News

December 9, 2009

Students Work Toward a College-Wide Sustainable Food Loop

Their goal is to compost and reuse all food waste generated by Lafayette dining services

A team of students in Lafayette Environmental Awareness and Protection and the Society of Environmental Engineers and Scientists have been working toward the goal of a large-scale, campus-wide sustainable food loop.

Through composting, community gardens, and solar panel projects, the team plans to have the campus community consume vegetables that are grown organically on campus, compost the waste generated by dining services, and then use the finished compost in the gardens to grow more organic food.

As well as providing the manpower and know how to accomplish the project, the team is also working to educate the Lafayette and Easton communities about the benefits of food waste composting.

Student leaders for the projects include civil engineering major Mickey Adelman ’10 (Clarks Summit, Pa.), geology major Jennifer Bell ’11 (Purcellville, Va.), civil engineering major Emily Clark ’12 ( Kendall Park, N.J.), and mechanical engineering major Britta Moore ’12 (Temple, N.H.). Art Kney, associate professor of civil and environmental engineering, serves as the team’s adviser.

“The faculty, administration, alumni, students, and staff that have seen the composting project plans have been very helpful and enthusiastic as we work toward campus sustainability,” says Clark. She notes that George Xiques, manager of sustainability and environmental planning; Mitchell Wein, vice president of business affairs and treasurer; and Joseph Binotto, director of dining services, have been particularly supportive.

The College has received a $68,000 grant from the Ludwick Family Foundation and a $41,000 Compost Infrastructure Grant from the Pennsylvania Department of Environmental Protection, which will allow the program to expand significantly. The grant will fund the installation of two Earth Tub composting units and monitoring equipment, which will make it possible to compost up to 1,000 pounds of food and yard waste a day.

Currently, the operation composts only a fraction of the estimated 1,300 pounds of food waste that Lafayette’s dining facilities produce daily. The new equipment will be installed and running during the spring semester. Students will operate the equipment and will establish a set of procedures that the Office of Plant Operations can use to oversee the program.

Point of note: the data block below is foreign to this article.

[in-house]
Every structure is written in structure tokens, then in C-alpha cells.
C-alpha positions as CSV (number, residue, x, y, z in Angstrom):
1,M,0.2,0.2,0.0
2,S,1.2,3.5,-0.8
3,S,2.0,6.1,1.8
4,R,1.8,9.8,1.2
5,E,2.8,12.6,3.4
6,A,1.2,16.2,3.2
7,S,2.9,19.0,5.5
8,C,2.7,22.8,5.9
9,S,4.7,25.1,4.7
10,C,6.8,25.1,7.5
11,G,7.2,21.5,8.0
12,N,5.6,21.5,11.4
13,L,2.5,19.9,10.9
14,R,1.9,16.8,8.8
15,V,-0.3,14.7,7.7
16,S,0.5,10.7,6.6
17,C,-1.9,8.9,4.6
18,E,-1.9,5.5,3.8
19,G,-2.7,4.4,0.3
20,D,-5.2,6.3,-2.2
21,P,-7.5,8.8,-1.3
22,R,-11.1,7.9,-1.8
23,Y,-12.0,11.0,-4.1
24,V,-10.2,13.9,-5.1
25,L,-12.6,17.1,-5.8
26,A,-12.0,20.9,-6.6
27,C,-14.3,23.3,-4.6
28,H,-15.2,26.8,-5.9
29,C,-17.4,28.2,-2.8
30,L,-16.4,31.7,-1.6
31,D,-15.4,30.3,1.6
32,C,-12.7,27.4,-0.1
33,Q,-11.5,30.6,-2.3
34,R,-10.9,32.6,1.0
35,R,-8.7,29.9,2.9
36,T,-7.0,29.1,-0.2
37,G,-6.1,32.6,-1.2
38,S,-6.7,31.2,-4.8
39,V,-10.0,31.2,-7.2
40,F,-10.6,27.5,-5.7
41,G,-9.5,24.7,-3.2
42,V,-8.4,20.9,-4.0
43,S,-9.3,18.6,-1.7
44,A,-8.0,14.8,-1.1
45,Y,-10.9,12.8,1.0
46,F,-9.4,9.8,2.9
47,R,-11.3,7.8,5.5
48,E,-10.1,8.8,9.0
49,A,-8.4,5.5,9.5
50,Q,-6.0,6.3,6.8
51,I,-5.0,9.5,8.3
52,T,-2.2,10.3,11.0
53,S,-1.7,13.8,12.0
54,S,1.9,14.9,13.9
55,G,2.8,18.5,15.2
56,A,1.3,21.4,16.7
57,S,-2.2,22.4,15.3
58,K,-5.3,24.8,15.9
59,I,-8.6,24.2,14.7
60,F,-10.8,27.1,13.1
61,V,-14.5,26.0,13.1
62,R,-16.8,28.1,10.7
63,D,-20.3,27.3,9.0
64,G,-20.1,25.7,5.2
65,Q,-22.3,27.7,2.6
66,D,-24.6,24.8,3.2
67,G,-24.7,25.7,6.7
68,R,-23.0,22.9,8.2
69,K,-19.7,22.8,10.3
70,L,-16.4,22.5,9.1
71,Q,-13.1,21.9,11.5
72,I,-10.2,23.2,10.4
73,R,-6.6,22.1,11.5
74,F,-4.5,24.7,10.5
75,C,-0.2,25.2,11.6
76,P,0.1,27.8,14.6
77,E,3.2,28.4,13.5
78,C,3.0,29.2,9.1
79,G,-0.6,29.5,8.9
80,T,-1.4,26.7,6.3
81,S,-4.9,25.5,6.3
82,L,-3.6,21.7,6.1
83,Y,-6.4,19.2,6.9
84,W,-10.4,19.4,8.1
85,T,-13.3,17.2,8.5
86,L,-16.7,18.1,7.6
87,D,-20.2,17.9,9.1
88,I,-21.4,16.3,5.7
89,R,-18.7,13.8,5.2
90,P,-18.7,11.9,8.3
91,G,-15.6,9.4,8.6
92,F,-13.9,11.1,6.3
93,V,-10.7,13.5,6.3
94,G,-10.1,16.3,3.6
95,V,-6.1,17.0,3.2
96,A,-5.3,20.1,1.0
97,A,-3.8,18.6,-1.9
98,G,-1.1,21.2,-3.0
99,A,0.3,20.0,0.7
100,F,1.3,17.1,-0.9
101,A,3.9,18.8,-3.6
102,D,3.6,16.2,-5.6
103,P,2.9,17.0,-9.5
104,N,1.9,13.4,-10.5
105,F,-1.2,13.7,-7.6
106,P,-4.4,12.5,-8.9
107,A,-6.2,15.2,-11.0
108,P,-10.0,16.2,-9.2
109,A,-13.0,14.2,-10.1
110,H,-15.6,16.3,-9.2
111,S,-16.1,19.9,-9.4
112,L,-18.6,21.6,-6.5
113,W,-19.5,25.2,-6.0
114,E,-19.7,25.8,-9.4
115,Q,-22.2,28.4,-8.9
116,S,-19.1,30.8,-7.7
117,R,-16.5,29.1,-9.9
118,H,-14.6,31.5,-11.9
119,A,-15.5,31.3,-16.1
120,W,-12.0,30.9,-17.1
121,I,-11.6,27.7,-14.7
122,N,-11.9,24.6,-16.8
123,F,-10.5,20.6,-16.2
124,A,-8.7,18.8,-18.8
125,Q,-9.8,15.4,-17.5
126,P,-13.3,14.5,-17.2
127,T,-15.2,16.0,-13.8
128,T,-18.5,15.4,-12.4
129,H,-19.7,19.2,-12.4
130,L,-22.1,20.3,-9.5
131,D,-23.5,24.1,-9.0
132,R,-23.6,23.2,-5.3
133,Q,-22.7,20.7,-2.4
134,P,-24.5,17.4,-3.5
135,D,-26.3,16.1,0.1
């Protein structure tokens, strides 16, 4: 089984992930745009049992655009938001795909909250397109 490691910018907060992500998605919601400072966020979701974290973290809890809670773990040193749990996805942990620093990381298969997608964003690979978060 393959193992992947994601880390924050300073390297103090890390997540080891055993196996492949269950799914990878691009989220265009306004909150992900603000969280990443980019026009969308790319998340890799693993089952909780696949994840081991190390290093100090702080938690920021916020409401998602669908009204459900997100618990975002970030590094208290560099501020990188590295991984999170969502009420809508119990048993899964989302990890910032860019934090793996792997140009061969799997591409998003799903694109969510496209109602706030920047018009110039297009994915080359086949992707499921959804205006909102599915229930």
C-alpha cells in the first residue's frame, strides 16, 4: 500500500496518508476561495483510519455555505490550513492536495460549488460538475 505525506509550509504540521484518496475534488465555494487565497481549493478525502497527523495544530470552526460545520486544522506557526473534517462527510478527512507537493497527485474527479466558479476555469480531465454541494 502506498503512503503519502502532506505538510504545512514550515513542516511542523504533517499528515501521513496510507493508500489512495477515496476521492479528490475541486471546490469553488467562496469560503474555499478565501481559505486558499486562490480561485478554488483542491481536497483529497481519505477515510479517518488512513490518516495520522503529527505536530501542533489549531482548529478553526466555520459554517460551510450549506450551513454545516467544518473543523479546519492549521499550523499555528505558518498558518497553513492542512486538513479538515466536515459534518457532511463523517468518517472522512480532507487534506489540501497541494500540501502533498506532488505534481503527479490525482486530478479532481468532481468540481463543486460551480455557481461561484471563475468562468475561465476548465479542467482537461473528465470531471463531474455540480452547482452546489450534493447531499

“These grants will make it possible to compost tons more–literally–of the food waste produced at Lafayette,” says Bell.

The finished compost is used to enrich the soil in campus flowerbeds and is used in the College’s new community gardens at Metzgar Fields. Bell and David Brandes, associate professor of civil and environmental engineering, successfully applied for a Clinton Global Initiative grant that helped get the community garden project underway.

Over the summer and fall, gardeners harvested the first crops grown on the plot and are now starting to think about spring planting. Half of the two-acre community garden is maintained by students in the Lafayette Organic Gardening club, who grow food that is destined for the dining halls. Bell has been working with dining services closely throughout the duration of the project to make this possible. The other acre is a community garden in which many faculty, staff, administrators, and students have their own 20×40 foot plots.

“I absolutely love the community garden because it’s just a great thing to see people from all over campus (and their families) coming together in the evenings to grow their own food,” Bell says. Last summer, 26 plots were used, and next year the garden will expand to make more plots available to the Lafayette community.

The sustainable food loop is complemented by a new sustainable energy source. Following the 2009 Sustainable Energy Conference held on campus this summer, photovoltaic solar panels were installed at the Metzgar Fields. The Sustainable Energy Fund of Allentown, Pa., awarded Lafayette a $15,000 grant to construct and install a three-kilowatt solar array at the site. The energy generated by the solar panels feeds into the electrical grid, adding a renewable source of electrical power.

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